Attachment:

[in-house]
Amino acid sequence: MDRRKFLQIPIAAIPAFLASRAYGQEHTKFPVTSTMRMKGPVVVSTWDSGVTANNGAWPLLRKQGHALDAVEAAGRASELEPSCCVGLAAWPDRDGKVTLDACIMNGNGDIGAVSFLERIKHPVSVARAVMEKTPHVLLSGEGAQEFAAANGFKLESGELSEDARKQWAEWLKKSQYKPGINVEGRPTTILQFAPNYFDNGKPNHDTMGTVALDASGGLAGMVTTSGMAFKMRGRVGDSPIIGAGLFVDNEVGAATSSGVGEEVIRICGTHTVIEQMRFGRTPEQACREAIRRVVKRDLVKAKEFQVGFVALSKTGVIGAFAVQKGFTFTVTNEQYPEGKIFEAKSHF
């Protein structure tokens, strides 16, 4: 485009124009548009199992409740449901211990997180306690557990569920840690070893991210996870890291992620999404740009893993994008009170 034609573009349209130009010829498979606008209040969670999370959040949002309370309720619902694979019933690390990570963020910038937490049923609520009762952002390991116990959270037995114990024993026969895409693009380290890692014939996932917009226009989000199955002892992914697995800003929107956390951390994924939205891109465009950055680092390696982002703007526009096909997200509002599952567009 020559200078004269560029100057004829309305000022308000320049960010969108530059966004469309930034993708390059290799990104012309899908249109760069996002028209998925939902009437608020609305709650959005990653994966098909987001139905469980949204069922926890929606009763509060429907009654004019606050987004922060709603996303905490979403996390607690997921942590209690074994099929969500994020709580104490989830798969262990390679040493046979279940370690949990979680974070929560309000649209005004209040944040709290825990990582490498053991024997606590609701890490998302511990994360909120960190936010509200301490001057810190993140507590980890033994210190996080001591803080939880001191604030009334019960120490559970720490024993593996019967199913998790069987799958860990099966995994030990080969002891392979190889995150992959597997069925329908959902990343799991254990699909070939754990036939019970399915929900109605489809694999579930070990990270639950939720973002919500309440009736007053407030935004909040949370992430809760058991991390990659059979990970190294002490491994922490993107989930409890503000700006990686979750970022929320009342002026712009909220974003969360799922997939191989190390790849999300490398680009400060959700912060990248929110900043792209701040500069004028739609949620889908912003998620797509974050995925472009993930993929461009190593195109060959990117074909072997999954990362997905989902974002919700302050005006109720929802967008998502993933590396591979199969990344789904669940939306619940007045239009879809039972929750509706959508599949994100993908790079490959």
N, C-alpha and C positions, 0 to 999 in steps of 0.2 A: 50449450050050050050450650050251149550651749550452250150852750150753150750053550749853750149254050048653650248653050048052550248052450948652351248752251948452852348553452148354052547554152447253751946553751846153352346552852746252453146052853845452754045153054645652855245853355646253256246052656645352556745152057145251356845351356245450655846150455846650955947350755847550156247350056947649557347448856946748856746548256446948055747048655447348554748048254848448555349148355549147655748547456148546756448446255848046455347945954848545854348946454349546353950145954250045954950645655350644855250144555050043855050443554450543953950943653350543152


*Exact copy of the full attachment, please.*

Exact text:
[in-house]
Amino acid sequence: MDRRKFLQIPIAAIPAFLASRAYGQEHTKFPVTSTMRMKGPVVVSTWDSGVTANNGAWPLLRKQGHALDAVEAAGRASELEPSCCVGLAAWPDRDGKVTLDACIMNGNGDIGAVSFLERIKHPVSVARAVMEKTPHVLLSGEGAQEFAAANGFKLESGELSEDARKQWAEWLKKSQYKPGINVEGRPTTILQFAPNYFDNGKPNHDTMGTVALDASGGLAGMVTTSGMAFKMRGRVGDSPIIGAGLFVDNEVGAATSSGVGEEVIRICGTHTVIEQMRFGRTPEQACREAIRRVVKRDLVKAKEFQVGFVALSKTGVIGAFAVQKGFTFTVTNEQYPEGKIFEAKSHF
């Protein structure tokens, strides 16, 4: 485009124009548009199992409740449901211990997180306690557990569920840690070893991210996870890291992620999404740009893993994008009170 034609573009349209130009010829498979606008209040969670999370959040949002309370309720619902694979019933690390990570963020910038937490049923609520009762952002390991116990959270037995114990024993026969895409693009380290890692014939996932917009226009989000199955002892992914697995800003929107956390951390994924939205891109465009950055680092390696982002703007526009096909997200509002599952567009 020559200078004269560029100057004829309305000022308000320049960010969108530059966004469309930034993708390059290799990104012309899908249109760069996002028209998925939902009437608020609305709650959005990653994966098909987001139905469980949204069922926890929606009763509060429907009654004019606050987004922060709603996303905490979403996390607690997921942590209690074994099929969500994020709580104490989830798969262990390679040493046979279940370690949990979680974070929560309000649209005004209040944040709290825990990582490498053991024997606590609701890490998302511990994360909120960190936010509200301490001057810190993140507590980890033994210190996080001591803080939880001191604030009334019960120490559970720490024993593996019967199913998790069987799958860990099966995994030990080969002891392979190889995150992959597997069925329908959902990343799991254990699909070939754990036939019970399915929900109605489809694999579930070990990270639950939720973002919500309440009736007053407030935004909040949370992430809760058991991390990659059979990970190294002490491994922490993107989930409890503000700006990686979750970022929320009342002026712009909220974003969360799922997939191989190390790849999300490398680009400060959700912060990248929110900043792209701040500069004028739609949620889908912003998620797509974050995925472009993930993929461009190593195109060959990117074909072997999954990362997905989902974002919700302050005006109720929802967008998502993933590396591979199969990344789904669940939306619940007045239009879809039972929750509706959508599949994100993908790079490959």
N, C-alpha and C positions, 0 to 999 in steps of 0.2 A: 50449450050050050050450650050251149550651749550452250150852750150753150750053550749853750149254050048653650248653050048052550248052450948652351248752251948452852348553452148354052547554152447253751946553751846153352346552852746252453146052853845452754045153054645652855245853355646253256246052656645352556745152057145251356845351356245450655846150455846650955947350755847550156247350056947649557347448856946748856746548256446948055747048655447348554748048254848448555349148355549147655748547456148546756448446255848046455347945954848545854348946454349546353950145954250045954950645655350644855250144555050043855050443554450543953950943653350543152